Volume 04, Issue 1
|Integrated Defense Systems|
Something in the air
Just as successful business owners must continuously adapt to economic changes, the U.S. Air Force (along with the rest of the military) is rapidly transforming itself to adapt to profound changes in modern warfare. In a post–Cold War security environment—and particularly since the 2001 terrorist attacks in the United States—the Air Force's challenge is how to maintain broad and sustained advantages over potential adversaries that are becoming more amorphous.In step with this transformation, the Air Force Systems business unit of Boeing Integrated Defense Systems is delivering enhanced platforms and new capabilities-driven solutions to fulfill the priorities of the U.S. Air Force.
The art of delivery
Today, U.S. Air Force pilots at Kadena Air Base in Okinawa, Japan, train in the F-15C Mission Training Center. The Boeing Training Systems & Services group, part of Integrated Defense Systems, developed, programmed and manufactured the trainers in St. Louis. The trainer, scheduled to have been activated in late April, allows up to four pilots to train at one time. Using a 360-degree visual display system, pilots practice takeoffs, landings, normal ground and in-flight operations, electronic warfare, air-to-air weapons employment and air-combat maneuvering.
Set to sail
SBX, a key element of the Missile Defense Agency's Ground-based Midcourse Defense program, consists of an advanced radar system mounted on a converted oil industry platform. SBX will be able to track, discriminate and assess long-range ballistic missile threats.
On Oct. 20, 1981, Sir James Killen, then defense minister of Australia, heralded a new era in Australian defense when he announced to Federal Parliament, "The government has selected, as Australia's new tactical fighter, the F/A-18."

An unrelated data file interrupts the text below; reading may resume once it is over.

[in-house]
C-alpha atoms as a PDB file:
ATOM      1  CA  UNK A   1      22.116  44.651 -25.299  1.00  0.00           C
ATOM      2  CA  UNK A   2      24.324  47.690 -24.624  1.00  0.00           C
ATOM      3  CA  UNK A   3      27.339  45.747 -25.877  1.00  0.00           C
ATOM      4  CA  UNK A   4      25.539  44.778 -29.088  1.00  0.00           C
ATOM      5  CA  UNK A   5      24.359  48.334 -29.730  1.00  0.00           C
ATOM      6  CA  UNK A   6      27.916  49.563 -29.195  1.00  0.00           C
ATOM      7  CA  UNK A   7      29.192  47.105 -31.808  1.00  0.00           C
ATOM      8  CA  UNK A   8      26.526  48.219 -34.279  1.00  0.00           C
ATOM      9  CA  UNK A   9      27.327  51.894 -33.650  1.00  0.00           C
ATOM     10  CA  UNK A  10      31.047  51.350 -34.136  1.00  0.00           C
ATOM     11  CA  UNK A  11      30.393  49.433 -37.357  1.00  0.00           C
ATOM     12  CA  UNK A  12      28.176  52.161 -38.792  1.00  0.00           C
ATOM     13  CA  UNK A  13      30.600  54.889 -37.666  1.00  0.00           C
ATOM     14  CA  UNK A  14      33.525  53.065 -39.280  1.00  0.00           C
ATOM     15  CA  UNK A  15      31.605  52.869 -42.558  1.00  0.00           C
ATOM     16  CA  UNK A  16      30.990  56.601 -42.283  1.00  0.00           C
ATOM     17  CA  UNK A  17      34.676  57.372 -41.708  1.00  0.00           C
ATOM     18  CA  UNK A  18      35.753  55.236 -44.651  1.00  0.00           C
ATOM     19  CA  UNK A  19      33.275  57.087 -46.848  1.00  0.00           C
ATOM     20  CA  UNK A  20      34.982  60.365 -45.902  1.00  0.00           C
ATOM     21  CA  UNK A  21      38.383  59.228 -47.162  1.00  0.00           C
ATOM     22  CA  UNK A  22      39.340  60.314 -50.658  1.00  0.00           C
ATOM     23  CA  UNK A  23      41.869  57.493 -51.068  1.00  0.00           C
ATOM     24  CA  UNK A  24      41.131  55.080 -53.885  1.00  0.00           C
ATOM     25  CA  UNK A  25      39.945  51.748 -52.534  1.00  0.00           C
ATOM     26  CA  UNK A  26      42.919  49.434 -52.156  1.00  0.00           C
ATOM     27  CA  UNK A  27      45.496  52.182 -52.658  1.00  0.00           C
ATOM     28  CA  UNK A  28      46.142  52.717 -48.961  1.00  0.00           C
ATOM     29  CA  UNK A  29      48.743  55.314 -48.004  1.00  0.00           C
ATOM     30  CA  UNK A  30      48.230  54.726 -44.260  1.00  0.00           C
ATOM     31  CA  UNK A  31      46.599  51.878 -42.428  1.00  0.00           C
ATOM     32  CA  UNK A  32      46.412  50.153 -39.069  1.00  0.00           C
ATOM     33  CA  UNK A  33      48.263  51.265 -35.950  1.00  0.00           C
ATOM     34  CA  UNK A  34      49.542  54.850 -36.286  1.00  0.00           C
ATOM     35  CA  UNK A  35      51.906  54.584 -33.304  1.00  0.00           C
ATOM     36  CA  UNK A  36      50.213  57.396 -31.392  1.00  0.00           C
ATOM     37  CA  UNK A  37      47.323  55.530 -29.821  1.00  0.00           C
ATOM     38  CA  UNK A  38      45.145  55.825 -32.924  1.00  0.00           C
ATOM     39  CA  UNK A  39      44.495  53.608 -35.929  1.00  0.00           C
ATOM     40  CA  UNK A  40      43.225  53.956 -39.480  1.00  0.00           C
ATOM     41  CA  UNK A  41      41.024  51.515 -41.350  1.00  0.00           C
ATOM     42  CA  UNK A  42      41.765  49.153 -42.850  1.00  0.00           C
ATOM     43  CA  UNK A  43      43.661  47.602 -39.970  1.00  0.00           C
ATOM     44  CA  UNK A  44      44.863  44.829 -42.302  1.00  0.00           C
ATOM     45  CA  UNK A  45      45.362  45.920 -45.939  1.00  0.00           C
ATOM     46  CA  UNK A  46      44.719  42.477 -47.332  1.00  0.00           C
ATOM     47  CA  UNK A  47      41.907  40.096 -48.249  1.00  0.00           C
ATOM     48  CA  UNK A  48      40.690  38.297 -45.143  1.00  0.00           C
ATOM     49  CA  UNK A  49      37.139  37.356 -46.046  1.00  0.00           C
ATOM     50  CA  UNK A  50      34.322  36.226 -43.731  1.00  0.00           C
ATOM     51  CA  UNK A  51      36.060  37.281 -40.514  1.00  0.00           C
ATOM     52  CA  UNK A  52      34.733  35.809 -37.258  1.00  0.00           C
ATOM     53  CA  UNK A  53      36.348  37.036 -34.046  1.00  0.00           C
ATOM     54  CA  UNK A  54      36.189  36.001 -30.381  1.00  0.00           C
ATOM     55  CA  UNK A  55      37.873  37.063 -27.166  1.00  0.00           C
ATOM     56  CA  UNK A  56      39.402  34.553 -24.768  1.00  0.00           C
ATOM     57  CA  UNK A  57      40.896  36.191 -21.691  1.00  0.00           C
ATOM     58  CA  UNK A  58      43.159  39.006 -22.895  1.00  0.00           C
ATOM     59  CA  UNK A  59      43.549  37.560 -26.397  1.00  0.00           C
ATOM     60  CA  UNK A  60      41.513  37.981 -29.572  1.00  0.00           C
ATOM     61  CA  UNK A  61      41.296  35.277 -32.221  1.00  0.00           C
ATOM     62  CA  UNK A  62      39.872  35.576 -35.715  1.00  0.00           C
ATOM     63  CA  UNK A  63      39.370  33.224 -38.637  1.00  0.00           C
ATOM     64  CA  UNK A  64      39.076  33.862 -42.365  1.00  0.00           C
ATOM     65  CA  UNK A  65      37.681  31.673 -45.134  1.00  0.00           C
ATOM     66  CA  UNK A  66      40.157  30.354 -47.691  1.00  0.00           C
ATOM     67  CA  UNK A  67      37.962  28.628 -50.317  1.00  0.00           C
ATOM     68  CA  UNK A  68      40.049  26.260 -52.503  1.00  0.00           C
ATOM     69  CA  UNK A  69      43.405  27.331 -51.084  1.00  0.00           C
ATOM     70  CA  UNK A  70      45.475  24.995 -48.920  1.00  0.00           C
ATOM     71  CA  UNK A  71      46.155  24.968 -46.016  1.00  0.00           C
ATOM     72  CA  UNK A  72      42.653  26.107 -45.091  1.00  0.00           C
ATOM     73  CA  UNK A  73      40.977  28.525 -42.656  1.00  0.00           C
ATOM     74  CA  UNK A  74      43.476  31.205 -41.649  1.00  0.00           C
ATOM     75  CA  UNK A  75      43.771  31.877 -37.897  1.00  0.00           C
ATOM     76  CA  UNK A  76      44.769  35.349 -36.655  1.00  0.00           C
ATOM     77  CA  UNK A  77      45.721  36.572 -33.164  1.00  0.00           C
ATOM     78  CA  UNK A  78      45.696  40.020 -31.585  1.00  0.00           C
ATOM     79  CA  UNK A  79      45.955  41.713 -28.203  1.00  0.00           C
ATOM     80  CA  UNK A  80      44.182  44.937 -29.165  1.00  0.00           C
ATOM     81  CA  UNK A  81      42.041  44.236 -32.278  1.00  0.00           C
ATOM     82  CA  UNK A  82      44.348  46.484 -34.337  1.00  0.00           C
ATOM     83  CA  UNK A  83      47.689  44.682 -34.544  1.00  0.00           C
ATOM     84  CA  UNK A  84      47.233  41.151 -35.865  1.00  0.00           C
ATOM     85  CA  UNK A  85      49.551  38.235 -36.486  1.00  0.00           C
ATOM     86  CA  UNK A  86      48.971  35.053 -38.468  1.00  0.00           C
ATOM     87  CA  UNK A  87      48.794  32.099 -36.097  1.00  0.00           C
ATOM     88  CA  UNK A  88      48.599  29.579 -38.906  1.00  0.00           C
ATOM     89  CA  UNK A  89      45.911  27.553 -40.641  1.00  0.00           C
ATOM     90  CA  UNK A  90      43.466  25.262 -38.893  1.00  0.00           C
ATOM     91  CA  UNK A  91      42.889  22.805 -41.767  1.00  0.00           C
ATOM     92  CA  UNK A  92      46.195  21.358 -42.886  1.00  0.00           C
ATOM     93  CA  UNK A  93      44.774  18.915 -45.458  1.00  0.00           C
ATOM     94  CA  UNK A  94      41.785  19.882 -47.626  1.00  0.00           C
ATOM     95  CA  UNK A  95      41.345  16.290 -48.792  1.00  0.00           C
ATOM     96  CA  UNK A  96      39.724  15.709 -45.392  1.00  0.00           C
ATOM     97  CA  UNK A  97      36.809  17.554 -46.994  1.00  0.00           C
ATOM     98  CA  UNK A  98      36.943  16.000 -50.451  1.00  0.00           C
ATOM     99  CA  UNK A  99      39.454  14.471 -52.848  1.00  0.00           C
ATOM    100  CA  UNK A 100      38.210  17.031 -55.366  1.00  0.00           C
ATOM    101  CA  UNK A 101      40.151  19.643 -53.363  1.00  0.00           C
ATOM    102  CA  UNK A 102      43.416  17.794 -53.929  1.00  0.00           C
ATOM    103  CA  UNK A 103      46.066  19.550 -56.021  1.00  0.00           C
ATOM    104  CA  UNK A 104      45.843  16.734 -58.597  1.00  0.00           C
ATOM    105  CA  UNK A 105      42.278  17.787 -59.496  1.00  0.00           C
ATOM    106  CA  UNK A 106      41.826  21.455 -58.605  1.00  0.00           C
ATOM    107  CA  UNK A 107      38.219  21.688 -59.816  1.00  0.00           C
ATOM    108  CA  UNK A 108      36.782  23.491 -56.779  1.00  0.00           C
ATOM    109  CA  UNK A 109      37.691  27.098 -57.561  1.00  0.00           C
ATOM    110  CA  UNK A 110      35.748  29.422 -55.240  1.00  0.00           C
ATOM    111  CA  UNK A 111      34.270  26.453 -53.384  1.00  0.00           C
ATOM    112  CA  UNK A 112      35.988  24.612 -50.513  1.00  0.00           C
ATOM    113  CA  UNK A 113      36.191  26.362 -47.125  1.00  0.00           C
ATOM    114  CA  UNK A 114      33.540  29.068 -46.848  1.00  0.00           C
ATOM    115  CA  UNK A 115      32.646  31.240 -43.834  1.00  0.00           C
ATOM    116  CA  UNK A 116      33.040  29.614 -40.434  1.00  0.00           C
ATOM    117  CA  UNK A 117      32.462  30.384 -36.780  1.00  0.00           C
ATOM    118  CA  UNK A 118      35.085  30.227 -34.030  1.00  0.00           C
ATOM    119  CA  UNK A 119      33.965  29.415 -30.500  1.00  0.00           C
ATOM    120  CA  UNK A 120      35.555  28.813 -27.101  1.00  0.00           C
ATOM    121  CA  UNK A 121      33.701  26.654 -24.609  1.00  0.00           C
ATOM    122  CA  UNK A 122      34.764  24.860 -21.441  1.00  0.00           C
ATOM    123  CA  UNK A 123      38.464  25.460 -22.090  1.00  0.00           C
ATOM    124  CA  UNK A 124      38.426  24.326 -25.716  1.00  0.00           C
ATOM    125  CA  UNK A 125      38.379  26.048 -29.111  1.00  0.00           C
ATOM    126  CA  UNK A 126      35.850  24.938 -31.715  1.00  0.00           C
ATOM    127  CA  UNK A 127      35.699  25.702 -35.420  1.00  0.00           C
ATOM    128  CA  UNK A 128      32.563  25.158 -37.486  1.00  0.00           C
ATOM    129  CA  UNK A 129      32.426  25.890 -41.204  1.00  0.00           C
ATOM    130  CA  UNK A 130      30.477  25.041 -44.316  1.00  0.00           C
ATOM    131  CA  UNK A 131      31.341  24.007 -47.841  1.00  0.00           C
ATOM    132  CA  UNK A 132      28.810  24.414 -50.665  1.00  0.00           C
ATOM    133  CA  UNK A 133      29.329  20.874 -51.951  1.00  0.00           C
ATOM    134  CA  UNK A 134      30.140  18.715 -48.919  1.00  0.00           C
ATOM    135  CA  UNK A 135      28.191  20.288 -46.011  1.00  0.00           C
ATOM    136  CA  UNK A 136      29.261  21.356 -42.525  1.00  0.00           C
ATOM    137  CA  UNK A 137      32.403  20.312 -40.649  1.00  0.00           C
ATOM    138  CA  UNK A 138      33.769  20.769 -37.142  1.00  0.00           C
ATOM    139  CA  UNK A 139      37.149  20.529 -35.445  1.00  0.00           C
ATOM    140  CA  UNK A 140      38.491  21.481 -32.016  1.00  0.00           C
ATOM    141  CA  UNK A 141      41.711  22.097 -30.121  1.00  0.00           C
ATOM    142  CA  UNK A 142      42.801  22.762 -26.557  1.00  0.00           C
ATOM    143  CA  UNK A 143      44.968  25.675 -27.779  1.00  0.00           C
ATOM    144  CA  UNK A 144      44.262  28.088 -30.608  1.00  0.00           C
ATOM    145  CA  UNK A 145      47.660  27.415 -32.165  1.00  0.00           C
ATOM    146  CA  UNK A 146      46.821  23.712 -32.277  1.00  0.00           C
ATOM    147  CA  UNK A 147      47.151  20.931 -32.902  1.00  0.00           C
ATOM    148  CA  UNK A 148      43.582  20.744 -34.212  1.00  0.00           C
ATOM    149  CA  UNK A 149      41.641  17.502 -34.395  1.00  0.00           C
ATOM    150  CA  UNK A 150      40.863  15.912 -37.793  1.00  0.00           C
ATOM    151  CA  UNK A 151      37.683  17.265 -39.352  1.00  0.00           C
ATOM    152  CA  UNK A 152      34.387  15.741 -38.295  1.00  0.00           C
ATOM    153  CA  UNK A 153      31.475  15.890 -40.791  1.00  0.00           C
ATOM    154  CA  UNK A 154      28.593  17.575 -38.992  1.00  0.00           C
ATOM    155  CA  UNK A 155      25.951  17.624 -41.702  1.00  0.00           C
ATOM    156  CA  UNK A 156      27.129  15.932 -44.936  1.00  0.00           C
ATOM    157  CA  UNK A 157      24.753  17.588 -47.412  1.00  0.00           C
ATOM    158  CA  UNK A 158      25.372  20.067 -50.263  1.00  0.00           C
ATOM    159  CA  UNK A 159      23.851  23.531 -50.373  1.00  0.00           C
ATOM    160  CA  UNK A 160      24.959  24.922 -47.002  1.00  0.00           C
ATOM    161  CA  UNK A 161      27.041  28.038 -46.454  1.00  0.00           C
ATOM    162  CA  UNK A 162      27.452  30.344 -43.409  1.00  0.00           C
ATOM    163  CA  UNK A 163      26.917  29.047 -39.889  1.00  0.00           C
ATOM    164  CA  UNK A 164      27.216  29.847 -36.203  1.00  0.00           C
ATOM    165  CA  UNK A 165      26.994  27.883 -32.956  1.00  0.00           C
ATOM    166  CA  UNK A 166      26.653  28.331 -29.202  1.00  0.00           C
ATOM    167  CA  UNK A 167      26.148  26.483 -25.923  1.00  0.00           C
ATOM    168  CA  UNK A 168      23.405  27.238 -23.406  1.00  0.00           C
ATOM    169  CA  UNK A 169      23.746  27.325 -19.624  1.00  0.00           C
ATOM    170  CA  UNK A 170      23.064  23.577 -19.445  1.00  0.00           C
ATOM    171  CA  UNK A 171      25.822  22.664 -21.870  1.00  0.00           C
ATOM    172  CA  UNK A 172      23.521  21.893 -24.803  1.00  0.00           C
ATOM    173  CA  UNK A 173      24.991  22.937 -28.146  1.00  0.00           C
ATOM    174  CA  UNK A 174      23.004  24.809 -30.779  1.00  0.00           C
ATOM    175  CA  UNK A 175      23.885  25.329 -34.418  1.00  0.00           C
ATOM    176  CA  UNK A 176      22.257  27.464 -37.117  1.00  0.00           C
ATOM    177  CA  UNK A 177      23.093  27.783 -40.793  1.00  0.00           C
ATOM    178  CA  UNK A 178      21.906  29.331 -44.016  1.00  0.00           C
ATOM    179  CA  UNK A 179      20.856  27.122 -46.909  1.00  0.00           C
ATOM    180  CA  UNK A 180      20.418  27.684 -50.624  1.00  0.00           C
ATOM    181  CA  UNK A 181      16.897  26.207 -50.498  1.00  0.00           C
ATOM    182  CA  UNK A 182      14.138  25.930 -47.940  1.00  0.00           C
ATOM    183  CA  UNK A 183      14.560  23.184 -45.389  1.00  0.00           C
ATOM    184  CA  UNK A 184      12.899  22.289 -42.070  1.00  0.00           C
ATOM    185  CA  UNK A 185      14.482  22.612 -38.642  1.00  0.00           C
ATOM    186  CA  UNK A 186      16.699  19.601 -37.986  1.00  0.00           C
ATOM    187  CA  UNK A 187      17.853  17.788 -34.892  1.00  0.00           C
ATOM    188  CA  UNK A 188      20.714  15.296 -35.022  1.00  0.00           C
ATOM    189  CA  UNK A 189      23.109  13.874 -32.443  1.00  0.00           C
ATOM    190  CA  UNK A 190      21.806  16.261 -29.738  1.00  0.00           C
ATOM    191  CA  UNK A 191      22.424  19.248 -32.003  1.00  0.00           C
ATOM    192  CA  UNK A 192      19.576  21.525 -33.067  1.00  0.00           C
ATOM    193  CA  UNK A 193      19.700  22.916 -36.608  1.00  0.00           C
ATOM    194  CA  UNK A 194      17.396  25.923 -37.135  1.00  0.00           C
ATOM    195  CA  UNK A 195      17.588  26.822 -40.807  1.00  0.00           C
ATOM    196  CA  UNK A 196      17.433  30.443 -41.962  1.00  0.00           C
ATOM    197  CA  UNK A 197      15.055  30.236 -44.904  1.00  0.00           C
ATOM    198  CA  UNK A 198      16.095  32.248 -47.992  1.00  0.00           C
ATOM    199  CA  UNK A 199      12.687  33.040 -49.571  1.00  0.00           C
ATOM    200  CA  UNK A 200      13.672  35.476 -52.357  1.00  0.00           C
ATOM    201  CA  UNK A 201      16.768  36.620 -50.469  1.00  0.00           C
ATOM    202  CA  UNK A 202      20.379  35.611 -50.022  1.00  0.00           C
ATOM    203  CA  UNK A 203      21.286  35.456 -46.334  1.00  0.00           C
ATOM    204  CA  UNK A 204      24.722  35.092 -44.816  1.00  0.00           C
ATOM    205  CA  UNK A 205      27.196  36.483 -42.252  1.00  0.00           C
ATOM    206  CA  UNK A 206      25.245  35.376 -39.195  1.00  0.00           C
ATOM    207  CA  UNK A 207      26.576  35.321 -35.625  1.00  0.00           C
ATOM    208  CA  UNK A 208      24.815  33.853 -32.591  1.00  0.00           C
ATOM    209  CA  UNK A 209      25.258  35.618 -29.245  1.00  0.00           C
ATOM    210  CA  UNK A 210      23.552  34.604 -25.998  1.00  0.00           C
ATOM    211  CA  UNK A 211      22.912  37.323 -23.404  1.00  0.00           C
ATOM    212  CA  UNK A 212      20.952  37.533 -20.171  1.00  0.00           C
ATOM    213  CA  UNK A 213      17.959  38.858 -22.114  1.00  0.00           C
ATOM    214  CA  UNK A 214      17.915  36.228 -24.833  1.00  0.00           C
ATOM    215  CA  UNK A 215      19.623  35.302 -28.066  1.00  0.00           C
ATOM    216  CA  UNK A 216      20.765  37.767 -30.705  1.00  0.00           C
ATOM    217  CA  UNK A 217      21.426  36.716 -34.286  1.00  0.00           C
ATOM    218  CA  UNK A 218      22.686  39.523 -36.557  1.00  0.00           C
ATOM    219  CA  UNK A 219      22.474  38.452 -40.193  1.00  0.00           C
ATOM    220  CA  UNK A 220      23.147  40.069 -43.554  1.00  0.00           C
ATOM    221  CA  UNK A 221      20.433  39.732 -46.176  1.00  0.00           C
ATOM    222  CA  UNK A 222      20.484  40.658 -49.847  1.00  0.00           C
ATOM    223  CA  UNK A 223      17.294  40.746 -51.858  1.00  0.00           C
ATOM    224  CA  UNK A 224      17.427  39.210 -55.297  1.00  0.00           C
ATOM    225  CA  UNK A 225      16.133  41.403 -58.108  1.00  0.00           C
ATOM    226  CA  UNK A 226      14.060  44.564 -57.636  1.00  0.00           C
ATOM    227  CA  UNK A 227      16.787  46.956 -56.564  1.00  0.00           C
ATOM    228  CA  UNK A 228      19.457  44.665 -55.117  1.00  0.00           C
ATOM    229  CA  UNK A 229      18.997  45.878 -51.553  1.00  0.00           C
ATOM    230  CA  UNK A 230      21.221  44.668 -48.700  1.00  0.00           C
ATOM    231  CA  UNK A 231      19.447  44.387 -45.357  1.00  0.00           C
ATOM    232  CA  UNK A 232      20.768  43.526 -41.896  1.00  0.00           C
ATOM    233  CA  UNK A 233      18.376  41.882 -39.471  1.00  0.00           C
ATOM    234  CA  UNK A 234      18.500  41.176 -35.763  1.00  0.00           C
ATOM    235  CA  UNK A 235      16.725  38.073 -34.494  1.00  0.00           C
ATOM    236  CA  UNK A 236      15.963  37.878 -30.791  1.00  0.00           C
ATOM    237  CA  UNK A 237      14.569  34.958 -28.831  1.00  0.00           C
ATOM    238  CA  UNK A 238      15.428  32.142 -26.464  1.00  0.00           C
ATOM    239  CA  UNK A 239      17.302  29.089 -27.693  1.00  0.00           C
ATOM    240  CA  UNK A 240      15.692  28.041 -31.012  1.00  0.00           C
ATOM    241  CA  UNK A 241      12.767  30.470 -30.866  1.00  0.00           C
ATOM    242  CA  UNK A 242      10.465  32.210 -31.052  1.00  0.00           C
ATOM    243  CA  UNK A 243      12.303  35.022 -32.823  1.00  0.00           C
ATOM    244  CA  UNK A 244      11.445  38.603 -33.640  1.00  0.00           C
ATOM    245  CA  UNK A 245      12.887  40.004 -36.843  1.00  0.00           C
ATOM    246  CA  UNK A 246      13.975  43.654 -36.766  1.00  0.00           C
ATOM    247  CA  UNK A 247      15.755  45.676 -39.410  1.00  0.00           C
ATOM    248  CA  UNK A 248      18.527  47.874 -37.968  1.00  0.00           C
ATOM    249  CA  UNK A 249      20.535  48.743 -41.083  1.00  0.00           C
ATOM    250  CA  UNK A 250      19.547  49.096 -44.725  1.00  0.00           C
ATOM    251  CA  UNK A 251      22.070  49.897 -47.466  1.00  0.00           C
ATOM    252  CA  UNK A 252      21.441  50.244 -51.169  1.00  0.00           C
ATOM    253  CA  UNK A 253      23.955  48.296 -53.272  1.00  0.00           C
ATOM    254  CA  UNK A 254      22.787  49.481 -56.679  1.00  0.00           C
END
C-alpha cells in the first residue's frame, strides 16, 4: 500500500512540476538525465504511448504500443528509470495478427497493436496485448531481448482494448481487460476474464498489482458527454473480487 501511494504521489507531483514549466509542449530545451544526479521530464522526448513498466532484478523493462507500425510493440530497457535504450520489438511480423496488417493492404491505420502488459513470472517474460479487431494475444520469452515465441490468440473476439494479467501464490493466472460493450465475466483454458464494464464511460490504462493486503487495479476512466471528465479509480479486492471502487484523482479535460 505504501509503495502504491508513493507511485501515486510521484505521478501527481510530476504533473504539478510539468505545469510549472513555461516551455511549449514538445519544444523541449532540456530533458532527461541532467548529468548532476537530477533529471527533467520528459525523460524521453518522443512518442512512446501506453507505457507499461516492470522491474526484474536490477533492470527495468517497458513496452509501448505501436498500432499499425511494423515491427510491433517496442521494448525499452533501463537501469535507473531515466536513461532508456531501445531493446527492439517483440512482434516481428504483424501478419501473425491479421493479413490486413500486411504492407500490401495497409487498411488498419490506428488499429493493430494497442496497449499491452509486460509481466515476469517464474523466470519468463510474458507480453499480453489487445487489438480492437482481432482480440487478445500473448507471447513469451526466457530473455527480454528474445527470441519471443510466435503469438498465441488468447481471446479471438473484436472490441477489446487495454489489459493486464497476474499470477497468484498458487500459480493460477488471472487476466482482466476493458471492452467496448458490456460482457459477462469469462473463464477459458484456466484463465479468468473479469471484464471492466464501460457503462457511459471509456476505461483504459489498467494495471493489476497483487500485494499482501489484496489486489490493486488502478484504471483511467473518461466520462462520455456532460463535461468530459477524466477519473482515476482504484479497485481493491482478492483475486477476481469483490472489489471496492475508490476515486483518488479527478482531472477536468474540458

Hornets were selected as the replacement for the Royal Australian Air Force (RAAF) Dassault Mirage IIIO fighter. At the time, the program was one of the largest and most important peacetime defense acquisitions in Australian history, valued then at 2.79 billion American dollars.
The order, for 75 Hornets—57 single-seat A models and 18 two-seat B models—was to provide Australia with an unmatched regional air defense capability. It would also give the RAAF a leap forward in technology, flexibility and versatility.
Here's how it works
The three-story, 70,000-square-foot center was designed to conduct complex military mission simulations in a collaborative, network-centric environment. Operators—including commanders, warfighters, and software and systems analysts—rely on the center to test and challenge new technologies, tactics and human behavior via real-time scenarios. From the collected data and intelligence, they can better understand and prepare for live operations—and make more cost-effective business decisions before committing dollars and resources.
It all began on Feb. 22, 1978, when an Atlas F rocket launch placed the Pathfinder GPS (Global Positioning System) Navstar Block I satellite in orbit. Since then the GPS program has evolved; today, its capabilities have far exceeded anyone's expectations.
Boeing has played a major role in the development and operation of the GPS constellation and is working on the next generation of GPS.
Originally intended for military navigation and precise timing use, GPS has become routine on commercial airliners, cruise ships and cars. It's used by hikers, and it even monitors the earth's fault lines.
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